END OF STORY

Perhaps one of the reasons why they party so hard during Pamplona's San Fermn fiesta is that they have on hand one of the best cures for a hangover ever invented. It's called el encierro, or "the running of the bulls". Every morning on the stroke of eight, six fighting bulls are let out of a corral and allowed to gallop through the narrow streets of the old town as far as the bullring, and anyone who feels like it can go down onto the course and run with them.

It can be hazardous. The bulls are semi-wild, their horns have sharp points. Sometimes there are serious injuries. These are carefully measured and catalogued in the local paper the following day. One of the most common injuries inflicted by the bulls is your cornada en el recto. (Cornada means horn injury.)

During the first day's encierro, which I missed, a Bilbao man received a cornada en el recto measuring 14cm in diameter. Beside the report was a photograph of him wearing pyjamas and giving it the thumbs up from his hospital bed.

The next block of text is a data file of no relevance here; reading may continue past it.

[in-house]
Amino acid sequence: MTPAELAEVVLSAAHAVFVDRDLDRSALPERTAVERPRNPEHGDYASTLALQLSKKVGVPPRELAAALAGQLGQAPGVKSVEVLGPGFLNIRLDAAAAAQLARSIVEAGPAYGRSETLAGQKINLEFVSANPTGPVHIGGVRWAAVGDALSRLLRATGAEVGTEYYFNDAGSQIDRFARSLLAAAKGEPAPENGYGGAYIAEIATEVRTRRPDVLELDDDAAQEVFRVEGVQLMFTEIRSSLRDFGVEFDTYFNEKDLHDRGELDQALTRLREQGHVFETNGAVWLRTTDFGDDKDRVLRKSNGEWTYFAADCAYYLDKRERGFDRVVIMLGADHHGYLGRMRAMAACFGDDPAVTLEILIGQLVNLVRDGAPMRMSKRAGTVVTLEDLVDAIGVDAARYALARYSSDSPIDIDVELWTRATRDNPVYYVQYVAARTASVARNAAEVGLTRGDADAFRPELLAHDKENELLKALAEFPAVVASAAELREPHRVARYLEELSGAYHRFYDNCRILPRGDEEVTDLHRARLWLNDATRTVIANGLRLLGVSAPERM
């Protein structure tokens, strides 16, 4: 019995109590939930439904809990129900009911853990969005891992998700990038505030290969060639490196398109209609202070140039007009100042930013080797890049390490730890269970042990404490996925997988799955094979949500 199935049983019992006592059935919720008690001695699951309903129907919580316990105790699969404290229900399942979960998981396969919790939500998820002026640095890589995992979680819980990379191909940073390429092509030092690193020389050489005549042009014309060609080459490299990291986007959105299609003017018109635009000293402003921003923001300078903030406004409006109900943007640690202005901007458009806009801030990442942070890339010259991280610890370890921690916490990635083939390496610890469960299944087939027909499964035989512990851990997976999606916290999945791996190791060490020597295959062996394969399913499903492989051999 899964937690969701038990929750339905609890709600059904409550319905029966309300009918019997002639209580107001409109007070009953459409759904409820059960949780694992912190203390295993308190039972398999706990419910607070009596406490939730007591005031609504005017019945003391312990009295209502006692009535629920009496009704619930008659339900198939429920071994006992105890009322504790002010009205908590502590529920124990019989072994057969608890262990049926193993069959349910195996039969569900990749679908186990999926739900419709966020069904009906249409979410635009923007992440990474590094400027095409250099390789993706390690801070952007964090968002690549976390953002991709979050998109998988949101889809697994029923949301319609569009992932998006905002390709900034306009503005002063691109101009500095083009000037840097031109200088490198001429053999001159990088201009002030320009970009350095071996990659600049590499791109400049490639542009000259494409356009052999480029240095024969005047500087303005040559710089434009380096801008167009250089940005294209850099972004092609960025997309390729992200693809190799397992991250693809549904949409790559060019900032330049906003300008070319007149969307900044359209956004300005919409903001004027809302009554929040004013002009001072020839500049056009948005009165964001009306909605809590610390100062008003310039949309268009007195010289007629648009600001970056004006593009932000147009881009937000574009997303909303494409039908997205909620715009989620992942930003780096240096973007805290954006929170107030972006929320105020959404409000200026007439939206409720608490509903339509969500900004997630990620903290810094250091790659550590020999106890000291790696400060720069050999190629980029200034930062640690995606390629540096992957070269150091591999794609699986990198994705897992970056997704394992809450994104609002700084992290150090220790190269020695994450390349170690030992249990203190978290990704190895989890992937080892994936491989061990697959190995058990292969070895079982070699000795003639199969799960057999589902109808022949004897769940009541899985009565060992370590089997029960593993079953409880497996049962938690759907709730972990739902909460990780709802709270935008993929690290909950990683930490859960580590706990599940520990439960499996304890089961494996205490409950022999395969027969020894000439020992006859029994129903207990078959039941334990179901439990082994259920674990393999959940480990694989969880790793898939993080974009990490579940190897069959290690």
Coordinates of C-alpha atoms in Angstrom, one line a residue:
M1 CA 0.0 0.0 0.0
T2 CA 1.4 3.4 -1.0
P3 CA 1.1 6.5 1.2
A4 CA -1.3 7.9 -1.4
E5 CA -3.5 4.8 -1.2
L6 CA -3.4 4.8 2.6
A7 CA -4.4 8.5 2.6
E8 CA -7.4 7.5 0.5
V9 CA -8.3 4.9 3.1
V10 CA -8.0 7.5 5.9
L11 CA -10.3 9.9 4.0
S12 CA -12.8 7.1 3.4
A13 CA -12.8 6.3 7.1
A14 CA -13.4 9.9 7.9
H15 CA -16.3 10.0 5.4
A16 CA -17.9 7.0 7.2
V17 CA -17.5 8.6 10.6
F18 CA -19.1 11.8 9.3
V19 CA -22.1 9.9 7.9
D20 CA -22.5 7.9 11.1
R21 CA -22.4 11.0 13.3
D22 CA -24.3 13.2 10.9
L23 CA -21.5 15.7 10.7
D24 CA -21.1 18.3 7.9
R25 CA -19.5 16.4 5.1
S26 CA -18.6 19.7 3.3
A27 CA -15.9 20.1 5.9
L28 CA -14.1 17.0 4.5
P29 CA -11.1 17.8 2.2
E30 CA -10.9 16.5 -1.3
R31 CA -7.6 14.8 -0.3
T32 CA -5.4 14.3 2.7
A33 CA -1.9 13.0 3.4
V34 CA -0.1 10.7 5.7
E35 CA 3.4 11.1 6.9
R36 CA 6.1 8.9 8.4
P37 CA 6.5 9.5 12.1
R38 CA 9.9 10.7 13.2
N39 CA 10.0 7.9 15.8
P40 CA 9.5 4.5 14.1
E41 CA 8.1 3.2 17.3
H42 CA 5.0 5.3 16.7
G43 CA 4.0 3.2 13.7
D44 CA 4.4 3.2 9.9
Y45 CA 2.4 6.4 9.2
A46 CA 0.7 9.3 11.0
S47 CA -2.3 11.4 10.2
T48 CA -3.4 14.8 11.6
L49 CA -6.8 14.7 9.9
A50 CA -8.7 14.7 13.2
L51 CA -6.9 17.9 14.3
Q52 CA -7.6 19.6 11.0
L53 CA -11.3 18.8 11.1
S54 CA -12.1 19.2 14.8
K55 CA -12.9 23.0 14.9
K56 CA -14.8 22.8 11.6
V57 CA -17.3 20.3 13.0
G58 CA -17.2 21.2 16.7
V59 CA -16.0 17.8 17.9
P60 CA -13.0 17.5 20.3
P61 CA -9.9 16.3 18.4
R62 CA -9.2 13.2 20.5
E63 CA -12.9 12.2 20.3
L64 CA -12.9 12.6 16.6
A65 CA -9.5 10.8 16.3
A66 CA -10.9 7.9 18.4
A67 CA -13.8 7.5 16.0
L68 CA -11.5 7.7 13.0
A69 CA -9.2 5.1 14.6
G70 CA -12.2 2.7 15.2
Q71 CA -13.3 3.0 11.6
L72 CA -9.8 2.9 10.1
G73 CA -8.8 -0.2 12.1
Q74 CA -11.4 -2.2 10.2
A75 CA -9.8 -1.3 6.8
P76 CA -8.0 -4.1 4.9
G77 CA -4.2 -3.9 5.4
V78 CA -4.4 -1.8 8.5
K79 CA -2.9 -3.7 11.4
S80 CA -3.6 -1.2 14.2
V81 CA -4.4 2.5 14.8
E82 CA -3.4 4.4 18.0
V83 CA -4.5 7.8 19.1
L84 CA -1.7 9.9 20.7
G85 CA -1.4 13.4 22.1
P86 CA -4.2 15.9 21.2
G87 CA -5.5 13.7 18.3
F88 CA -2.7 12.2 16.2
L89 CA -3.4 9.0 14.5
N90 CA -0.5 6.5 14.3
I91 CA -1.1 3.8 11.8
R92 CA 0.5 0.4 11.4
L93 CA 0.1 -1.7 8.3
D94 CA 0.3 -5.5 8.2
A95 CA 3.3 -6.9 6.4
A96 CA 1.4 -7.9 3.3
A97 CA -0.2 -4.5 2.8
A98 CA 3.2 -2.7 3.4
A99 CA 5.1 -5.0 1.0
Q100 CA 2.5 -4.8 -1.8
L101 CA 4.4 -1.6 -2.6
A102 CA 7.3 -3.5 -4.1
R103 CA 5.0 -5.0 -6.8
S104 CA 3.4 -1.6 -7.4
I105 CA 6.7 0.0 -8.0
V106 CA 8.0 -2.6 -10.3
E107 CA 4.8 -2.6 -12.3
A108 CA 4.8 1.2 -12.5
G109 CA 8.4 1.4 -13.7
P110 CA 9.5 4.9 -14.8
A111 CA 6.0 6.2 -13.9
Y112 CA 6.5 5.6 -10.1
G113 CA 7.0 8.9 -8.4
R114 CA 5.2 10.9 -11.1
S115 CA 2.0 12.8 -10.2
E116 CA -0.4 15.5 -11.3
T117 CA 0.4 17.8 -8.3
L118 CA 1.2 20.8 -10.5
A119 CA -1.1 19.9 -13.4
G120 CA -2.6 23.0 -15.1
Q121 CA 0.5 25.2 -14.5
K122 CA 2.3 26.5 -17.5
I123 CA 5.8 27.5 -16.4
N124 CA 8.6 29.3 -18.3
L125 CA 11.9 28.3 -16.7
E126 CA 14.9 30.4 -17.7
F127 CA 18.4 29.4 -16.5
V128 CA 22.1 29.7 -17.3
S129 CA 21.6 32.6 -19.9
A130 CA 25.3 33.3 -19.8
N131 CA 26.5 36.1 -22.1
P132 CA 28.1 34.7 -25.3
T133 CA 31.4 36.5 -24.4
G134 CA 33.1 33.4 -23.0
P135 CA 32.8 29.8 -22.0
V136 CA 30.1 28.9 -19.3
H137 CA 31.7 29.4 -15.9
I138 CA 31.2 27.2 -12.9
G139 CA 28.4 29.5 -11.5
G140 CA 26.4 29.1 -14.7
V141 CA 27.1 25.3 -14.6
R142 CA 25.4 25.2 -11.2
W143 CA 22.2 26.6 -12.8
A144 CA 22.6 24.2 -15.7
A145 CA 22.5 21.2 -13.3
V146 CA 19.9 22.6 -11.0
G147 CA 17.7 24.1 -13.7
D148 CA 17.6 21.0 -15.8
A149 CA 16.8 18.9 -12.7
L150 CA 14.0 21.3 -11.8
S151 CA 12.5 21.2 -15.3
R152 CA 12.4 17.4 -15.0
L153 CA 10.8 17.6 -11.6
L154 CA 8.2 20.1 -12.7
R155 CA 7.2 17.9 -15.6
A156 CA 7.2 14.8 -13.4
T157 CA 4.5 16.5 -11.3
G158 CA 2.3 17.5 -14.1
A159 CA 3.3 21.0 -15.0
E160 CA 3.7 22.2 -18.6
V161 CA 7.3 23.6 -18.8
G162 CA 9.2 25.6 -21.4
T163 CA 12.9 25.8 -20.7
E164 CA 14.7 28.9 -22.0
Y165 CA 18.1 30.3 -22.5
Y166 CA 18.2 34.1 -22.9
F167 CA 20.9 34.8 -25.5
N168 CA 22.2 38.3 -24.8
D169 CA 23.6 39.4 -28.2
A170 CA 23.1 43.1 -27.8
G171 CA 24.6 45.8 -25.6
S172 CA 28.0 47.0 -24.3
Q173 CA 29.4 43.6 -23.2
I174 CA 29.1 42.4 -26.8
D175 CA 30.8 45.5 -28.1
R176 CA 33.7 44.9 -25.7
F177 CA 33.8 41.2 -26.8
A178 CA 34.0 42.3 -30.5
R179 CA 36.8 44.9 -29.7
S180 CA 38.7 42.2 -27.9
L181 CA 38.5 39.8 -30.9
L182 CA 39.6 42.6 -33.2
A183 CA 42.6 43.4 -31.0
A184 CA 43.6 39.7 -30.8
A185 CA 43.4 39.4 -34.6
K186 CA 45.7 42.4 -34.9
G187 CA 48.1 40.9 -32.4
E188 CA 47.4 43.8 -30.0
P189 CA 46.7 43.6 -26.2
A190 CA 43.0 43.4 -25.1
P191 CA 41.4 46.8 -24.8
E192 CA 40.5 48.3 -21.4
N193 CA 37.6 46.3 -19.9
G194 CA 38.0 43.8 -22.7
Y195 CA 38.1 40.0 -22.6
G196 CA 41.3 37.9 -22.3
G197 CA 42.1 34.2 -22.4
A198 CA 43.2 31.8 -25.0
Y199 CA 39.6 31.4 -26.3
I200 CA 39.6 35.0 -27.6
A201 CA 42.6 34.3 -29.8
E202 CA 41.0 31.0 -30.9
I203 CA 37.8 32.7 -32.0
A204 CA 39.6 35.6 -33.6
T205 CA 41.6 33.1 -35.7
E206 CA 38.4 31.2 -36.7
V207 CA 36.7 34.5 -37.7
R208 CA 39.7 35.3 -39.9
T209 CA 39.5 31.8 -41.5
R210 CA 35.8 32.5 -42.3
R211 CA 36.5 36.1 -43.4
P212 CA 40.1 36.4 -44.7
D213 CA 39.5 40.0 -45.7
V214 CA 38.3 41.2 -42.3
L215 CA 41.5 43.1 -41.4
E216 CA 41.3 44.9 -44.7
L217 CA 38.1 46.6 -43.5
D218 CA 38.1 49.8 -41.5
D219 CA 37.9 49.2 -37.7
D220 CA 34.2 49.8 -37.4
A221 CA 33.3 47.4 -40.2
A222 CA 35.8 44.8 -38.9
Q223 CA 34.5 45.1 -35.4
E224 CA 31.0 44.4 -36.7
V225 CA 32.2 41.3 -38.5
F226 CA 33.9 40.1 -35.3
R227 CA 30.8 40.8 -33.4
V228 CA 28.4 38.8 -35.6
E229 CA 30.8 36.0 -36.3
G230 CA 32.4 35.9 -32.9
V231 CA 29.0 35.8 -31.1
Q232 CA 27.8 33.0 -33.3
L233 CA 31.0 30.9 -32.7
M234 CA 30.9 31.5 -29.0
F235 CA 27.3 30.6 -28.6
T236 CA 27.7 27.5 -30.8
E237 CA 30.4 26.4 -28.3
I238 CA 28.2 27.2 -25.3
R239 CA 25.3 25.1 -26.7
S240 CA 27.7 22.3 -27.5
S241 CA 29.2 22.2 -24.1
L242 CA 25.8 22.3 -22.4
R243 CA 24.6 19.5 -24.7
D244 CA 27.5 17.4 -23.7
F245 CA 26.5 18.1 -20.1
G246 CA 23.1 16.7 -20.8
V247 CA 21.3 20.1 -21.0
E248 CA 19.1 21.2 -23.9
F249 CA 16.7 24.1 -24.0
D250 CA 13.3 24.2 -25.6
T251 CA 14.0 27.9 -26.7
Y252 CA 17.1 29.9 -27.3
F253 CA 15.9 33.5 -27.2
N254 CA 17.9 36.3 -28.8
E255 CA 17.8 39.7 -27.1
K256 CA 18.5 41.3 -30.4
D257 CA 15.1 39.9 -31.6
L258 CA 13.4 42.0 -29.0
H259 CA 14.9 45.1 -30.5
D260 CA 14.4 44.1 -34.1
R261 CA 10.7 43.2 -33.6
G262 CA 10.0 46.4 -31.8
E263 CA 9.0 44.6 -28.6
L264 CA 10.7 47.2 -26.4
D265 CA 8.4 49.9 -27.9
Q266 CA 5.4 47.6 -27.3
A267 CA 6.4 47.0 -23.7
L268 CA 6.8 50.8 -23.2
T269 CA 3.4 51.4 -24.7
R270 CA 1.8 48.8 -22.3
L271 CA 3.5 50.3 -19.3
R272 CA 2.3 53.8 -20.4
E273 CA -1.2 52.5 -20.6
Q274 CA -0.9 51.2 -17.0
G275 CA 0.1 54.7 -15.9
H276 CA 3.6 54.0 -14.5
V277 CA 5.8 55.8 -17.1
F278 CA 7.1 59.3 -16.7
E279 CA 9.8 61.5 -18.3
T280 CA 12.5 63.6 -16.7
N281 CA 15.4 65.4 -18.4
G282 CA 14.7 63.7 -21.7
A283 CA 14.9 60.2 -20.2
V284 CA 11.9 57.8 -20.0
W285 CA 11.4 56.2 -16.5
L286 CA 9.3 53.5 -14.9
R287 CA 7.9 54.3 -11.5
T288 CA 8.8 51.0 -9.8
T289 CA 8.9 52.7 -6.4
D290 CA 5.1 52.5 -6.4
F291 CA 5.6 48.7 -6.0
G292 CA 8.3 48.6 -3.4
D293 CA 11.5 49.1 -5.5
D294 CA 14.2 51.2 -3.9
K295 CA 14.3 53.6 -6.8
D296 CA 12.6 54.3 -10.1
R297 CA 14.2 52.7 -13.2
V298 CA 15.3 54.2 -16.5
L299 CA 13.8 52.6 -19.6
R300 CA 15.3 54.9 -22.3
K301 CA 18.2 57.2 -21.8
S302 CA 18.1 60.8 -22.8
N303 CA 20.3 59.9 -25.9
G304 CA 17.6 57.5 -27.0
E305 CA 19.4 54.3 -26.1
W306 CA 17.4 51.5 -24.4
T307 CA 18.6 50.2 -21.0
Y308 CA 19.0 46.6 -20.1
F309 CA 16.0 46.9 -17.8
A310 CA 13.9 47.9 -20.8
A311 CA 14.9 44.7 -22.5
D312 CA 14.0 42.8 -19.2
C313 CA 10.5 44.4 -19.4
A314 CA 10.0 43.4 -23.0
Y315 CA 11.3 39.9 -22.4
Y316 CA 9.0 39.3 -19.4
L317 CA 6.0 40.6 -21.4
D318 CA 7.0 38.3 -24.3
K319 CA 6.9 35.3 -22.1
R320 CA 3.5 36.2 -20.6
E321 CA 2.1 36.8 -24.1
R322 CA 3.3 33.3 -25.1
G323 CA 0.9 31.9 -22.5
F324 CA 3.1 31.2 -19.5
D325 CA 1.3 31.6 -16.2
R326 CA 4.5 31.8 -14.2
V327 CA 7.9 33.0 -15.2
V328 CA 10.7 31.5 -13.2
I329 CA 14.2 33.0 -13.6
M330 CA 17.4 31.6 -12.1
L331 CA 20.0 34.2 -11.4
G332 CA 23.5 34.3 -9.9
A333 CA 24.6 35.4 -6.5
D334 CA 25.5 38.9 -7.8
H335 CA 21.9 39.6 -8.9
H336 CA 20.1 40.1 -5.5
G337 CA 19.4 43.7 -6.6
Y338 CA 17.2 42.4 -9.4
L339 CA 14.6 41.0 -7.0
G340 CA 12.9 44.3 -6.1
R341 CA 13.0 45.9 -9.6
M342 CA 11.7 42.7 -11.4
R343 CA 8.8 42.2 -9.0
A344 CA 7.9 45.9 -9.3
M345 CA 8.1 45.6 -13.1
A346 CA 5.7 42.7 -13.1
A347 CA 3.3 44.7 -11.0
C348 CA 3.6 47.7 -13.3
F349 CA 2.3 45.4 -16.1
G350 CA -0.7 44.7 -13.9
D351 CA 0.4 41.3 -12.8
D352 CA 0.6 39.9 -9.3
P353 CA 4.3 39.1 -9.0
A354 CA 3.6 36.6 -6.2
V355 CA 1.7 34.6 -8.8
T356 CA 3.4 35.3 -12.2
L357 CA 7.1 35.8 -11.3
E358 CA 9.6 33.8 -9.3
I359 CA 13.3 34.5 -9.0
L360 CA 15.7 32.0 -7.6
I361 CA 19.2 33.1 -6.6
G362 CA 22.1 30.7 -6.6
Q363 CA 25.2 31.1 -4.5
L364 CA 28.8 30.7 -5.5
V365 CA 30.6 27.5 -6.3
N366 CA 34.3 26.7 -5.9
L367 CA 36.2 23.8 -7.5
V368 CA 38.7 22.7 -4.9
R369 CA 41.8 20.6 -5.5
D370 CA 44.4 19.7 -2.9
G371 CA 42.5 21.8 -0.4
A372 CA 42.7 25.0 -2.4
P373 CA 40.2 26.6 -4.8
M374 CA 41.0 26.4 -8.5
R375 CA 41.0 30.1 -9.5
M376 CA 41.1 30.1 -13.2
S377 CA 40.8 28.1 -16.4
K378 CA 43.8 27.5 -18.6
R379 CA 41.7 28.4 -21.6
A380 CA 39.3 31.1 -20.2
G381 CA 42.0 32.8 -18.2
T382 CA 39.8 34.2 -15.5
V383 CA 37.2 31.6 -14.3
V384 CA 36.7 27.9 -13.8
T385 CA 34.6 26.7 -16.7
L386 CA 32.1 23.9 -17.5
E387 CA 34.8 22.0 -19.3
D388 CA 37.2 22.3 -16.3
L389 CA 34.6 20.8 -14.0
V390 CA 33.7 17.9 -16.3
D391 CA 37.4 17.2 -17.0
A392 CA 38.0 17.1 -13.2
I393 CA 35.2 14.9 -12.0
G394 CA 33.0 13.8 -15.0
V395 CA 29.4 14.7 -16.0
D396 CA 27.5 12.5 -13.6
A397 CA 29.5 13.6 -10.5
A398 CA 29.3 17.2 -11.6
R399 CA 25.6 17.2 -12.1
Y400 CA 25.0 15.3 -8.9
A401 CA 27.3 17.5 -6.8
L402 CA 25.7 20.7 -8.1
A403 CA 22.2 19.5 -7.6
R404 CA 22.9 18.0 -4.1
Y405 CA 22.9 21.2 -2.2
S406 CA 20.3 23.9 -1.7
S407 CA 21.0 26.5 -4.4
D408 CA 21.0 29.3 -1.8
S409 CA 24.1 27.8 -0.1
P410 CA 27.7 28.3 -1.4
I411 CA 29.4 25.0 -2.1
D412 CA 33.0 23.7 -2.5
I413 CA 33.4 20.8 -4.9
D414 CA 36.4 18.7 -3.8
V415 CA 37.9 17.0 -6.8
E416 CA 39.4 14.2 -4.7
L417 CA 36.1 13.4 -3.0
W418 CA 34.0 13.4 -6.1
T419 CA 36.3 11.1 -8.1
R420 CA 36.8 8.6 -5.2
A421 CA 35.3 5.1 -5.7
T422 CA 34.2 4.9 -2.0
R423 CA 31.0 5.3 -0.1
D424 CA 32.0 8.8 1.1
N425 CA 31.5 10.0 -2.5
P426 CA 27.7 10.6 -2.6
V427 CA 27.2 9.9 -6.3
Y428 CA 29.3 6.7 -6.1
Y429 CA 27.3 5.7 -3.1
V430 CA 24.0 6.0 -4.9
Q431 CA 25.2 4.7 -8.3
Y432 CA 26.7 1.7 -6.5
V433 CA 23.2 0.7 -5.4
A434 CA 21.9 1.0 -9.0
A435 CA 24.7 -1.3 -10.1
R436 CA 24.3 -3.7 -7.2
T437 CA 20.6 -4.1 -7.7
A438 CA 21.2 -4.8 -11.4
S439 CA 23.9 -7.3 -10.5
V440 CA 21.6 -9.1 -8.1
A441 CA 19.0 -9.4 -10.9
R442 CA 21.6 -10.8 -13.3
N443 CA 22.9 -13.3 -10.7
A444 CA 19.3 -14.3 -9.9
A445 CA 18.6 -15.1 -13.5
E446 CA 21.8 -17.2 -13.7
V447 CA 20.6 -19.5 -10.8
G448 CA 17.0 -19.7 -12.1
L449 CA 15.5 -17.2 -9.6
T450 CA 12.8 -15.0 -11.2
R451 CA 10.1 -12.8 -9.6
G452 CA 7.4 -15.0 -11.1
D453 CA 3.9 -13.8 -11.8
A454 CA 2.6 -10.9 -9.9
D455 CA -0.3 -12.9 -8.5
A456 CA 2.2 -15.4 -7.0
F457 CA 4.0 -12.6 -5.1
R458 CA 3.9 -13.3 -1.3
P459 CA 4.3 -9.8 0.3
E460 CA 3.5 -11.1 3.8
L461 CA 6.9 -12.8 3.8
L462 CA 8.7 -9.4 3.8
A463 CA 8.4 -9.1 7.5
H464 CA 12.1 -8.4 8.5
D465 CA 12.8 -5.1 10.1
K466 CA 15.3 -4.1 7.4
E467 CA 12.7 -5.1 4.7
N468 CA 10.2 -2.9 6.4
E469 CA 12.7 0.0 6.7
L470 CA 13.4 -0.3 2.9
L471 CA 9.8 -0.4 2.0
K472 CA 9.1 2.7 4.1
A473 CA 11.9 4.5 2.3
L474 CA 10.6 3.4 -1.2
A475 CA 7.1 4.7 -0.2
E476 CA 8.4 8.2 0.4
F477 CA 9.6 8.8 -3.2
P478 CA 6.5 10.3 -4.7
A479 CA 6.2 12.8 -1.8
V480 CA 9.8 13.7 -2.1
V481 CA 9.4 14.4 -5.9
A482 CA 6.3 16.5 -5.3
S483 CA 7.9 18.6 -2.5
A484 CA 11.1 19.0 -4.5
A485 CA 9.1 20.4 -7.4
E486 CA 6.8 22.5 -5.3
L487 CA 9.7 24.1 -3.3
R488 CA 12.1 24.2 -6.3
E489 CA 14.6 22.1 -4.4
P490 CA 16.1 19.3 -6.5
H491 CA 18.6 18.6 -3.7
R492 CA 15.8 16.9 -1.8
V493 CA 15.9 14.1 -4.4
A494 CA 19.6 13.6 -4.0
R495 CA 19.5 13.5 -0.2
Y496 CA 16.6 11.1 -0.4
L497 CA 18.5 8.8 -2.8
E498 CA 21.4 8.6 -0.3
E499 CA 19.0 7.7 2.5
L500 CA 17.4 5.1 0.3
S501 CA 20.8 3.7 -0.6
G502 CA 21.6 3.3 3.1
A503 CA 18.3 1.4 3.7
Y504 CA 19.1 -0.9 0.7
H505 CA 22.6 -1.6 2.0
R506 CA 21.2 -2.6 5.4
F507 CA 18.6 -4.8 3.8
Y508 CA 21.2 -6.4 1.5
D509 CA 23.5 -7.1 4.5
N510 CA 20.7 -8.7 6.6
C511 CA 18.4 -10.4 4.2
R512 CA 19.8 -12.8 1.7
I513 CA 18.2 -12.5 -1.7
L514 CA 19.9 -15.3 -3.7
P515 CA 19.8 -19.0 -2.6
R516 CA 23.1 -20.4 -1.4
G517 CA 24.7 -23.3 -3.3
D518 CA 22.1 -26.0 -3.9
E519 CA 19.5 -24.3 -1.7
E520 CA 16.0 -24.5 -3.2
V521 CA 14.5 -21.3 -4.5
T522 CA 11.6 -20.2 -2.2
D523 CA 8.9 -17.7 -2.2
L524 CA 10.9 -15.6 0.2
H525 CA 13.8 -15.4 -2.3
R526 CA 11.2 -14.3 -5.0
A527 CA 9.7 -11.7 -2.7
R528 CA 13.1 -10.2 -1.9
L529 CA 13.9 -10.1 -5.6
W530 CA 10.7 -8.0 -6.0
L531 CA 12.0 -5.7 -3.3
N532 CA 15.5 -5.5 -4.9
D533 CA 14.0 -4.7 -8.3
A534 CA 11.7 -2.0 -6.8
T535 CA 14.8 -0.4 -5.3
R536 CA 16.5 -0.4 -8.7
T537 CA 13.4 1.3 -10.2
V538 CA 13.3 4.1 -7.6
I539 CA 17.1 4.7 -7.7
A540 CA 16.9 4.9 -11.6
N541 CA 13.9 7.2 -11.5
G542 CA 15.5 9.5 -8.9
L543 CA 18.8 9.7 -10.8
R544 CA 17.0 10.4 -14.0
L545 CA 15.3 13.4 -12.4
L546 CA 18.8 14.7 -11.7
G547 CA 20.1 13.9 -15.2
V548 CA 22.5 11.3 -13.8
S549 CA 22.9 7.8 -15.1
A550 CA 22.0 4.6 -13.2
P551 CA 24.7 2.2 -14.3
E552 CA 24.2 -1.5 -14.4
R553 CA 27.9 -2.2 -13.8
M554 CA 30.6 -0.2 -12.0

And of course every so often somebody - usually an American tourist - gets killed.

My guide book said that if I was foolish enough to run with the bulls, I should at least walk the course beforehand to familiarise myself with it. But since arriving in Pamplona, my life was suddenly far too exciting and confusing to think about matters connected with health and safety. "If I die, I die," I can remember thinking as I danced in a bar.

At ten to eight the following morning, feeling dreadful, I was admitted onto the course for my first encierro. "If I die, I die" was my motto still, though now it was a result of crapulous depression rather than exuberance. I took up a starting position at the top of a cobbled street. The entire street was packed with would-be runners, young men mostly, the majority of them dressed in the traditional red and white of San Fermn. Spectators lined the tall wooden barriers on either side. Some middle- aged men hung precariously from the iron grilles covering the medieval windows of a seminary opposite. High above us balconies were crammed with more spectators and television camera crews. The faces of those looking down from the highest balconies were lit by early-morning sunlight.